By Beth Winegarner When Beth Wankel’s son, Bowie, was a baby, he seemed pretty typical. But his “terrible twos” were more than terrible: In preschool, he would hit and push his classmates to a degree that worried his parents and teachers. As Bowie got a little older, he was able tell his mom why he was so combative. “He would say things like, 'I thought they were going to step on me or push me,’” Wankel said. “He was overly uncomfortable going into smaller spaces; it was just too much for him.” Among other things, he refused to enter the school bathroom if another student was inside. When Bowie was 3, he was formally evaluated by his preschool teachers. They said he appeared to be having trouble processing sensory input, especially when it came to figuring out where his body is in relation to other people and objects. He’s also very sensitive to touch and to the textures of certain foods, said Wankel, who lives with her family in San Francisco. Bowie has a form of what’s known as sensory processing disorder. As the name suggests, children and adults with the disorder have trouble filtering sights, smells, sounds and more from the world around them. While so-called neurotypicals can usually ignore background noise, clothing tags or cluttered visual environments, people with SPD notice all of those and more — and quickly become overwhelmed by the effort. Rachel Schneider, a mental-health expert and a blogger for adults with SPD, describes it as a “neurological traffic jam” or “a soundboard, except the sound technician is terrible at his job.”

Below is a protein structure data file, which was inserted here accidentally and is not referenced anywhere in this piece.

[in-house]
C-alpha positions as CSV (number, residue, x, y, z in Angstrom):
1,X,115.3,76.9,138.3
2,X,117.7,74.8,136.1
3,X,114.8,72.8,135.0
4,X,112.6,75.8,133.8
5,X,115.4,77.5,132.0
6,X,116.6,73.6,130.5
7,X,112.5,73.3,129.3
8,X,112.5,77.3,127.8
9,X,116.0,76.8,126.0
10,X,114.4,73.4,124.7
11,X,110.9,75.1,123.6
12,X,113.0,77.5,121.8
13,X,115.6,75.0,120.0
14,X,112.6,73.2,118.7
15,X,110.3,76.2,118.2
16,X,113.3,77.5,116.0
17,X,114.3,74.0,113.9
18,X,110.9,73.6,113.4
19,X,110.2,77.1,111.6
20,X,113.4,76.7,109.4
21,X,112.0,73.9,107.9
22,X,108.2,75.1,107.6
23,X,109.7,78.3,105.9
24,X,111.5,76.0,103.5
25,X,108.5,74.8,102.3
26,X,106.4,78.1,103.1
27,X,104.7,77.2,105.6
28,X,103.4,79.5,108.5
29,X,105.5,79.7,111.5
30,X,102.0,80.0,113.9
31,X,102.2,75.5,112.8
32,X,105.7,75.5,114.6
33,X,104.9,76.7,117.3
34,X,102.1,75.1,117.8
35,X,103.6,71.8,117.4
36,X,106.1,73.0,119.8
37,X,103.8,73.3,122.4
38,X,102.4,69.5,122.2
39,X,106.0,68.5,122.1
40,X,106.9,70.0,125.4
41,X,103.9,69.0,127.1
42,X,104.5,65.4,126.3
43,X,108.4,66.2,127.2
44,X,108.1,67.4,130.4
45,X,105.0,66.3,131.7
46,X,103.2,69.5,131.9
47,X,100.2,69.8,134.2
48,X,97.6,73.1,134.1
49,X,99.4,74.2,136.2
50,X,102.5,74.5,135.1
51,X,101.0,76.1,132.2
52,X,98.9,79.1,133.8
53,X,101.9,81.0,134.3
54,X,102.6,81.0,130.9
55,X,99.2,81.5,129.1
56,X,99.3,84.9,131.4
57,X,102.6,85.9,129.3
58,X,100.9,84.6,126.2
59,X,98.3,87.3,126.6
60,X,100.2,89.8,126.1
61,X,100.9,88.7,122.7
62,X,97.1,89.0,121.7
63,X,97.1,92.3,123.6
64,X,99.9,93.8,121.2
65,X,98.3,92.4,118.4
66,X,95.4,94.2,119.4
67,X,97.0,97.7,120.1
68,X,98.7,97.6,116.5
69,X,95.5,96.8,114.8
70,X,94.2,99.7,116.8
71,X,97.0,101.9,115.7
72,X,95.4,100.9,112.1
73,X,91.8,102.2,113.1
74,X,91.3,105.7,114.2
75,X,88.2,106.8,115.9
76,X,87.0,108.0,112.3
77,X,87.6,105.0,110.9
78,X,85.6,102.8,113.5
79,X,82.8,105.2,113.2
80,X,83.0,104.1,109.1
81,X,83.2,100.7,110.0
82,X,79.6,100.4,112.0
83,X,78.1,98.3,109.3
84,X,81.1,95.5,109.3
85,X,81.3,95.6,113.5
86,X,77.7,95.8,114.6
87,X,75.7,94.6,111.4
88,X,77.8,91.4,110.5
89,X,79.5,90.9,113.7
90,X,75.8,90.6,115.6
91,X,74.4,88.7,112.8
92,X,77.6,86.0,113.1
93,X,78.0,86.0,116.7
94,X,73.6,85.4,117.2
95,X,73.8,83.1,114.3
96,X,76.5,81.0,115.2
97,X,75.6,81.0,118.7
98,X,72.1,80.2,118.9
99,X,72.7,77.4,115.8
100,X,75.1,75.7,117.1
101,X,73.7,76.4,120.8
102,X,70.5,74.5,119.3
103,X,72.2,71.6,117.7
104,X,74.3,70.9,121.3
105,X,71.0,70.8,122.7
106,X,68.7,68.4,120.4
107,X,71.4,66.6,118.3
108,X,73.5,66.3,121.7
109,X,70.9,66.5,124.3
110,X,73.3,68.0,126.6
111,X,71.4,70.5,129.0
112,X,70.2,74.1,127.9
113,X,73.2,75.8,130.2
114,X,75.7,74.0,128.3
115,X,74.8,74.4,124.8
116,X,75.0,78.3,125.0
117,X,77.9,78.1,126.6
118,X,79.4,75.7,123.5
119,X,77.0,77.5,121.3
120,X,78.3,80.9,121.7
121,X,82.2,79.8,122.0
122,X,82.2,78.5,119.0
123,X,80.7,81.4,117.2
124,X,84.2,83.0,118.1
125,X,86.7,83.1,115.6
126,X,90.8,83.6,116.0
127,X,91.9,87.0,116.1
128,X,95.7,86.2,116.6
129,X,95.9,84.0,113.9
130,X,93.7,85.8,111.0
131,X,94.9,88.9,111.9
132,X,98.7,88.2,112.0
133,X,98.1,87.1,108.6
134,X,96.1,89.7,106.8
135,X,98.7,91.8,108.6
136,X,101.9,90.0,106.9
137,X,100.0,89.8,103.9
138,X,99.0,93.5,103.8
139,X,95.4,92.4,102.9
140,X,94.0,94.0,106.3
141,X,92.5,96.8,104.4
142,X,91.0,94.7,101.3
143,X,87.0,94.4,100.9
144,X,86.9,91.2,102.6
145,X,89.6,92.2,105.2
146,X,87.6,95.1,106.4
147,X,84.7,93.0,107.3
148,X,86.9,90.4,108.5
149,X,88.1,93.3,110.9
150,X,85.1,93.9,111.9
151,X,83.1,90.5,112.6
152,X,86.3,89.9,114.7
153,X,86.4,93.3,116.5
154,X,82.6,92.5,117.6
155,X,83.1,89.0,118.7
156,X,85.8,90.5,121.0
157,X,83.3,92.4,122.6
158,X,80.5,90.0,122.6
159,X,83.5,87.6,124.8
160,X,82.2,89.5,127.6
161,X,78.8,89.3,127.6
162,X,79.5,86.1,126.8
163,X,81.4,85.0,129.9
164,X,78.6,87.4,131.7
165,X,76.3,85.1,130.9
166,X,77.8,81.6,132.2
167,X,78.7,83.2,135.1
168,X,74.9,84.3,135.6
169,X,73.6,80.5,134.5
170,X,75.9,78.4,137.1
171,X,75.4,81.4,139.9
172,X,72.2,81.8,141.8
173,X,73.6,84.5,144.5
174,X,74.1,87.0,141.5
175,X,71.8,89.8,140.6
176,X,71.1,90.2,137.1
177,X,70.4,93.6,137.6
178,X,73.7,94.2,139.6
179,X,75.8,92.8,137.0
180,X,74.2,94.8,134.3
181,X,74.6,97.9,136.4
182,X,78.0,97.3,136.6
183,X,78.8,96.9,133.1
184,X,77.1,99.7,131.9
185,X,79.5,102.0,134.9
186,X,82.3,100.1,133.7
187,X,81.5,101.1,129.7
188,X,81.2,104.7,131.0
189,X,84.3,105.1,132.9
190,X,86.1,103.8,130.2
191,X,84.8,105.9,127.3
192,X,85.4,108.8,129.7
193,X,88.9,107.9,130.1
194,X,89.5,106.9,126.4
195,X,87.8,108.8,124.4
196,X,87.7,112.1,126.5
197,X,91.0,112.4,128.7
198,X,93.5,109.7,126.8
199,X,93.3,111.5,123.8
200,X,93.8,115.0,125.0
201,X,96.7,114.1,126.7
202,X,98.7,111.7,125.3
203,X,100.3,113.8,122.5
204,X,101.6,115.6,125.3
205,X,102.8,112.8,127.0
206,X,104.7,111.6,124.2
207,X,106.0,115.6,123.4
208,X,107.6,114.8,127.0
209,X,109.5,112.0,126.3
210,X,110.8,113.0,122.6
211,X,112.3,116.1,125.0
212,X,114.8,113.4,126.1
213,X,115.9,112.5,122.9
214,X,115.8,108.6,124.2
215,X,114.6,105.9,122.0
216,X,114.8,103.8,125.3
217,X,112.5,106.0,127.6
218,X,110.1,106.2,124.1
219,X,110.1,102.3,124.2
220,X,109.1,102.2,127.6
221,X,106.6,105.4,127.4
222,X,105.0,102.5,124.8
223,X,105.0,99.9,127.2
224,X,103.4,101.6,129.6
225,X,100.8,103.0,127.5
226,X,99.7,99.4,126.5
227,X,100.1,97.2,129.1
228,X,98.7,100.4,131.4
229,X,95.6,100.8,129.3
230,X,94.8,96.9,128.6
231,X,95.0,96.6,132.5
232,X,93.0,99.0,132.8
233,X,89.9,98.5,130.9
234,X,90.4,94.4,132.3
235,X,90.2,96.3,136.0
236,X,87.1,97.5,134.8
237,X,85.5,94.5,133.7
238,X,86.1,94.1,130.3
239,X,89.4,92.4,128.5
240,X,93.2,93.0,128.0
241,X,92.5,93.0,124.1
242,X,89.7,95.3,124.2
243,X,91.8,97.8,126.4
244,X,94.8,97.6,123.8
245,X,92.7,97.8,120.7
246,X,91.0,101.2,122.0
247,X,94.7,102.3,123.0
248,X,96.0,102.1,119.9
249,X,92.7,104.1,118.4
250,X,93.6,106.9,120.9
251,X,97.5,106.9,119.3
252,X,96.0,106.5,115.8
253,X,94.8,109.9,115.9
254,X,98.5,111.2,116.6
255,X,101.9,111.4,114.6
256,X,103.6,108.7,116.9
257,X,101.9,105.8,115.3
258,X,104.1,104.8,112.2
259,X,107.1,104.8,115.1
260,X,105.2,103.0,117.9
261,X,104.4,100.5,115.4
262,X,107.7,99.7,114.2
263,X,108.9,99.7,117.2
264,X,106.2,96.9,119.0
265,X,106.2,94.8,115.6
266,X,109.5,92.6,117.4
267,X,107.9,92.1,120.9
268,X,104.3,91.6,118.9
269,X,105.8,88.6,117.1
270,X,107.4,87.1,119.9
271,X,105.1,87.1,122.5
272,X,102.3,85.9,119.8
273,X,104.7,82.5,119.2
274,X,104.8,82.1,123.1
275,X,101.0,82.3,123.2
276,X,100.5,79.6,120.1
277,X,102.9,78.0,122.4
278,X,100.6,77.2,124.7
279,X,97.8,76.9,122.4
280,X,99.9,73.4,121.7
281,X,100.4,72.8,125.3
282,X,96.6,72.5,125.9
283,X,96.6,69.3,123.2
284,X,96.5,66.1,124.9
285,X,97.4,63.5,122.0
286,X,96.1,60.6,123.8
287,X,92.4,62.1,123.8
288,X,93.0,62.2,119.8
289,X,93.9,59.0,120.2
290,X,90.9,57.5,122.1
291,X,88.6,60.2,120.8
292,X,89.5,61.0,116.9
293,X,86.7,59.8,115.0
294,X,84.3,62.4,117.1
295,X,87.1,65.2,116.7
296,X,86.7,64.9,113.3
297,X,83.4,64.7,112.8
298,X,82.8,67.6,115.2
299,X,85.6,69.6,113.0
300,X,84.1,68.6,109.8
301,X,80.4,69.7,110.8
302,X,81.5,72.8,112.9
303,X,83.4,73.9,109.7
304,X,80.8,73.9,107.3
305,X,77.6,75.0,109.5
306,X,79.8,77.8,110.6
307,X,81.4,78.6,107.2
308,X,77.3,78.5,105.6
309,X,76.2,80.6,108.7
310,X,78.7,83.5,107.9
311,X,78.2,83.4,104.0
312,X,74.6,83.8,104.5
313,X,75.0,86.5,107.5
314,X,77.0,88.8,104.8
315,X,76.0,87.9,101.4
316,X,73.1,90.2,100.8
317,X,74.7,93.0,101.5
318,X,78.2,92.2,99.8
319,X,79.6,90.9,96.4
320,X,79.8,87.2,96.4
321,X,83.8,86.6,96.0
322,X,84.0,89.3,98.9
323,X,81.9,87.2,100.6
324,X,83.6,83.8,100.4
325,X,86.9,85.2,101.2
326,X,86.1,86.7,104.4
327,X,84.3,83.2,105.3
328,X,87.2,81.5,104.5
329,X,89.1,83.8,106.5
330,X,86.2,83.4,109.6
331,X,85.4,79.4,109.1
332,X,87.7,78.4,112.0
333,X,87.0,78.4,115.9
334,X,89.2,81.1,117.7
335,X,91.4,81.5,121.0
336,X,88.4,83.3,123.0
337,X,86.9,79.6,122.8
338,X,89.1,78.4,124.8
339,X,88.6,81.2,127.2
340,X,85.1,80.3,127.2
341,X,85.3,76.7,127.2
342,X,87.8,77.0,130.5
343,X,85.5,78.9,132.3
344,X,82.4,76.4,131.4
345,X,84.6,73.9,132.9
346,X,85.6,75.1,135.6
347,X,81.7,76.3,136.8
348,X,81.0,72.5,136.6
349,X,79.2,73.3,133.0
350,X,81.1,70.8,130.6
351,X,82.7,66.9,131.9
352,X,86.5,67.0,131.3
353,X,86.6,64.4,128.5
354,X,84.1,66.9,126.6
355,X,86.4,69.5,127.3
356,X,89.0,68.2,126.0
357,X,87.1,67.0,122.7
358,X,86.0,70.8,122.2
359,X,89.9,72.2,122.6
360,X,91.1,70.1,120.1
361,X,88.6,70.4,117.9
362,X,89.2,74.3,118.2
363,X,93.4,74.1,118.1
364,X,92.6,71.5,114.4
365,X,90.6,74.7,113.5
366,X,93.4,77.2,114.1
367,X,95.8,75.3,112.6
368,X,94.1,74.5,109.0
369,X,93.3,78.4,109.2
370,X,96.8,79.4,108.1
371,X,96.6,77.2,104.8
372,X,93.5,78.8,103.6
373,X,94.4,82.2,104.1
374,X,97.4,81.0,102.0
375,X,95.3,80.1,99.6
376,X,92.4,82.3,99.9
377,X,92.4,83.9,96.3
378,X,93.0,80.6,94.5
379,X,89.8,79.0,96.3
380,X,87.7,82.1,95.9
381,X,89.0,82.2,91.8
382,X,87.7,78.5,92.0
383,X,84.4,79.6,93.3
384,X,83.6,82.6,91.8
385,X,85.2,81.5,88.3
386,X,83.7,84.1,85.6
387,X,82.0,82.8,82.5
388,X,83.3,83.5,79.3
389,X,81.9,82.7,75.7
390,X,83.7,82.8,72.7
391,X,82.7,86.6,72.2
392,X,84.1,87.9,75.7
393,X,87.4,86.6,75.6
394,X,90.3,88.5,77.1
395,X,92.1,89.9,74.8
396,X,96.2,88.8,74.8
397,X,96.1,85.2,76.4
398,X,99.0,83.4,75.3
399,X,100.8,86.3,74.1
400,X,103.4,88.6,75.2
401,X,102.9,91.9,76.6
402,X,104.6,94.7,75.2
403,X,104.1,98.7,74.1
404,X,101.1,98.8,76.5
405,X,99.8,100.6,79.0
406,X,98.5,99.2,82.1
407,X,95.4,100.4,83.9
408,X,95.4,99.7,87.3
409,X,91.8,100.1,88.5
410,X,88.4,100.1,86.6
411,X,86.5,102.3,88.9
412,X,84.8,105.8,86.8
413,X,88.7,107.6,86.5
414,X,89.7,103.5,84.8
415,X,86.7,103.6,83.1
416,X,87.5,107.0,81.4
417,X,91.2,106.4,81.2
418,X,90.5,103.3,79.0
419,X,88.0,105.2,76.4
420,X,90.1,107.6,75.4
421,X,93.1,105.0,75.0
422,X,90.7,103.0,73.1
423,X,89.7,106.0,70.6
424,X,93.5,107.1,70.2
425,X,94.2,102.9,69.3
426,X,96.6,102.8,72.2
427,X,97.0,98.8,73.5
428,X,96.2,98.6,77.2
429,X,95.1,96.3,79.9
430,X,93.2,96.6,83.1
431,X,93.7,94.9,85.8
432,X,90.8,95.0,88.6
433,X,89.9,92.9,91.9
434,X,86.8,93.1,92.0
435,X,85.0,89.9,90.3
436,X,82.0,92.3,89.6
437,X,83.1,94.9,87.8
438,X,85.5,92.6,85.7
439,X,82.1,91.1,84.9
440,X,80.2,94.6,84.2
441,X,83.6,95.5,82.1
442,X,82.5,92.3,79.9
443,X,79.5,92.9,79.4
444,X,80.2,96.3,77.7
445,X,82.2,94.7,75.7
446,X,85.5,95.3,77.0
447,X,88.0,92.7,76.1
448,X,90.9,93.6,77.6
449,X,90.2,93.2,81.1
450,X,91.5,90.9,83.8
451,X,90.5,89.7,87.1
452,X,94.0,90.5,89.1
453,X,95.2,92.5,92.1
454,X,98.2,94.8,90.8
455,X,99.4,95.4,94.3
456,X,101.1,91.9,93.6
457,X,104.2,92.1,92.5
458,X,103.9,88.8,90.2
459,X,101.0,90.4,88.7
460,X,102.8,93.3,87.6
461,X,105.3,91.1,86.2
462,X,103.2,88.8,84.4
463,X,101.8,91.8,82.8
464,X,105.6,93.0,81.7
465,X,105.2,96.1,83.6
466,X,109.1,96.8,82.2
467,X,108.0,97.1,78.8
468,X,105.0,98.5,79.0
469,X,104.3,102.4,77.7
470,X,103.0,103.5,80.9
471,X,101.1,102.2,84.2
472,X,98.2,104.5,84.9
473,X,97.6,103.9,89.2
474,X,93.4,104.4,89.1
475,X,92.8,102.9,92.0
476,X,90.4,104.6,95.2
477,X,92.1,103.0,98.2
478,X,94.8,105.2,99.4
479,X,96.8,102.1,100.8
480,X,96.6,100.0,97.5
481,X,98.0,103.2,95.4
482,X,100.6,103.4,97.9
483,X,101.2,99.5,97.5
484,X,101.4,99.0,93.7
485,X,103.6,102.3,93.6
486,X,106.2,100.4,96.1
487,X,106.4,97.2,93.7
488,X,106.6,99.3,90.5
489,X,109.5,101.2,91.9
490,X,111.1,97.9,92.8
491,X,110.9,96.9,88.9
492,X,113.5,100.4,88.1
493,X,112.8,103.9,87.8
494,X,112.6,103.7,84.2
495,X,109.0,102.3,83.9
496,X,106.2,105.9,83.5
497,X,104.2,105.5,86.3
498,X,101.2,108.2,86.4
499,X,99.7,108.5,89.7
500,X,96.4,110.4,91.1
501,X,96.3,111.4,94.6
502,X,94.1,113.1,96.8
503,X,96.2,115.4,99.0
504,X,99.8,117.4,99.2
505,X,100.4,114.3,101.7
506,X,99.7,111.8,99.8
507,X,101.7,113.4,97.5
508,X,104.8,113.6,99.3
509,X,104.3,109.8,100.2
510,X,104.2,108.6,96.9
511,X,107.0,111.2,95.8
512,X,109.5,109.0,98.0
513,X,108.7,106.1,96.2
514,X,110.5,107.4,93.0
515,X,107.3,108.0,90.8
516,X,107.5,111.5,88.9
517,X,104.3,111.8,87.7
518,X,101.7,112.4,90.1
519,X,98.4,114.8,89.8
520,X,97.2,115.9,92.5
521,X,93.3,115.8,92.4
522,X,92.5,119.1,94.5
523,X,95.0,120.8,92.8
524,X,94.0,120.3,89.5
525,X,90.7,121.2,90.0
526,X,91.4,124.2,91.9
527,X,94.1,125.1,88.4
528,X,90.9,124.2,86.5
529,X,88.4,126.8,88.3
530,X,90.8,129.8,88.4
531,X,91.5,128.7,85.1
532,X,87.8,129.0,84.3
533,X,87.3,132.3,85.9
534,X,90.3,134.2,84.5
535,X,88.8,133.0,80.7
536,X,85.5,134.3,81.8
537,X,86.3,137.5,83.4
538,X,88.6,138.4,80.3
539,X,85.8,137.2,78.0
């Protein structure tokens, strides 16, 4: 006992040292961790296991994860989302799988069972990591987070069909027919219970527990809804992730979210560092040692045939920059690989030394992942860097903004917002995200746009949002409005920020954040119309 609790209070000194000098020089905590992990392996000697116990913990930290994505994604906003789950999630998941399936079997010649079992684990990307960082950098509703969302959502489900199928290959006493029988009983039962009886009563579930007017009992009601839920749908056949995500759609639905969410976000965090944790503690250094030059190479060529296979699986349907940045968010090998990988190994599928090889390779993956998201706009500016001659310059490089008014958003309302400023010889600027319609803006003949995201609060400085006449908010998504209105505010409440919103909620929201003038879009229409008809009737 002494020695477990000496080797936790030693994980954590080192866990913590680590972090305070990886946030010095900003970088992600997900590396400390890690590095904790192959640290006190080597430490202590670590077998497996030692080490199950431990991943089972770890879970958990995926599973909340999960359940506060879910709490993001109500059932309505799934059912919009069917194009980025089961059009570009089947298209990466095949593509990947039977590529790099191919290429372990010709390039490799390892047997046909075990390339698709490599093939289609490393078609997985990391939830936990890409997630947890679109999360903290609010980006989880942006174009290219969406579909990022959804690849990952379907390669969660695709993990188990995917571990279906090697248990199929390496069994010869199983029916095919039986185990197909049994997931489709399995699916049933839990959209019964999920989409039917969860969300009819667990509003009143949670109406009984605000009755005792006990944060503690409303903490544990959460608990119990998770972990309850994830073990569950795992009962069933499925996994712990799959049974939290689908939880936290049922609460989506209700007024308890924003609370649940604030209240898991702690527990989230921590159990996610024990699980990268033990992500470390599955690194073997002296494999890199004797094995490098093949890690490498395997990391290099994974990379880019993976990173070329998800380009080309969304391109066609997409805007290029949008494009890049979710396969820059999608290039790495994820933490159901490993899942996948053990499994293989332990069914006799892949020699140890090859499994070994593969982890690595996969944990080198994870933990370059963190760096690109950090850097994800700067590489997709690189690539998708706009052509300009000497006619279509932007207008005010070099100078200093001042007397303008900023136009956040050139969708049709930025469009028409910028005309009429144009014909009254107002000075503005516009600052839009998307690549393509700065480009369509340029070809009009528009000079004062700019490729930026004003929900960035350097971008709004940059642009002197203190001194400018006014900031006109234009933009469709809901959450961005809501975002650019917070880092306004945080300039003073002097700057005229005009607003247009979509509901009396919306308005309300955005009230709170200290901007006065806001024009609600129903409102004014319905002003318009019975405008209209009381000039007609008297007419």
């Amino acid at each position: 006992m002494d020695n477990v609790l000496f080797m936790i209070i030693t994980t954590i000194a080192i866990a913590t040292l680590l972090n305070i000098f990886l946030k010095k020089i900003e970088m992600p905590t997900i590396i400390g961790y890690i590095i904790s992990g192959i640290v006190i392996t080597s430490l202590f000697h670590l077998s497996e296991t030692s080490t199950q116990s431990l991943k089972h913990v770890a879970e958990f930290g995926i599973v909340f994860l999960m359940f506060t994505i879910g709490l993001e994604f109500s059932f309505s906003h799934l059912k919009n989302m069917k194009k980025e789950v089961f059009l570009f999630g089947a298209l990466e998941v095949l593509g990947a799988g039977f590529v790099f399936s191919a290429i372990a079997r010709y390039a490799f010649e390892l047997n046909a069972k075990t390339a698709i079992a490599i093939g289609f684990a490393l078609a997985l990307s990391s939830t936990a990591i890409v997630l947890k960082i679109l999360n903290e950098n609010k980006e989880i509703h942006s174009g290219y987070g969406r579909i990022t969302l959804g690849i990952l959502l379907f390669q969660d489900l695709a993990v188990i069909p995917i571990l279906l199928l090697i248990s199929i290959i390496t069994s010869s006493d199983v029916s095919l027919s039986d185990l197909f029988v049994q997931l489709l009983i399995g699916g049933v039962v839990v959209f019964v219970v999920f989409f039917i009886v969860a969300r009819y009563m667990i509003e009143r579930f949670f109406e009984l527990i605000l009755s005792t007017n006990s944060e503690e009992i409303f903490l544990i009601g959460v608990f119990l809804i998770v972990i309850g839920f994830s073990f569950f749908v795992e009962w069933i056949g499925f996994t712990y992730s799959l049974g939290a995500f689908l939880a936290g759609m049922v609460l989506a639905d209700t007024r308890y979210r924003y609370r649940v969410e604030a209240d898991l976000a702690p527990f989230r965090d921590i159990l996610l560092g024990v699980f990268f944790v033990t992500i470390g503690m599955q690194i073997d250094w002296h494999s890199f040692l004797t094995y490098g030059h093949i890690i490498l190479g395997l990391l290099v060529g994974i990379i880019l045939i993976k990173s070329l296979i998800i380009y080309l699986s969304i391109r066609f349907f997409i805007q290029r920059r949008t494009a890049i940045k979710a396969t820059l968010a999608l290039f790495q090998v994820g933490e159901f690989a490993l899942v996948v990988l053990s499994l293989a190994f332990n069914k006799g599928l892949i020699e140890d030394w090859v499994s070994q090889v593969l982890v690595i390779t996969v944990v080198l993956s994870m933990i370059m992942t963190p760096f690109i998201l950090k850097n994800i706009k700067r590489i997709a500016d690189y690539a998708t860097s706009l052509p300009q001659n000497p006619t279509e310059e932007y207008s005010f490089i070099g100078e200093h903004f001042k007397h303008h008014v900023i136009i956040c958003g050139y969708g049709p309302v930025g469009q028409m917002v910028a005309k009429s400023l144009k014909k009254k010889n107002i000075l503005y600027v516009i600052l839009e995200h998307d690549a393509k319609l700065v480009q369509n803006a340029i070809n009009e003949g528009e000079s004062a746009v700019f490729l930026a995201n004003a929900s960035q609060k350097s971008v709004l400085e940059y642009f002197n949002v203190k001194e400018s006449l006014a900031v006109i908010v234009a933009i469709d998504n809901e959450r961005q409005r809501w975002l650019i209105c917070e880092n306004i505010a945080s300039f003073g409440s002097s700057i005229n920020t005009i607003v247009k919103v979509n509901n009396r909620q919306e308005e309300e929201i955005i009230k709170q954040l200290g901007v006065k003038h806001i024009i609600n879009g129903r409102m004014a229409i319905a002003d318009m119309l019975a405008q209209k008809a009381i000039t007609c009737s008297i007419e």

Keyword: Hearing; Development of the Brain
Link ID: 20391 - Posted: 12.04.2014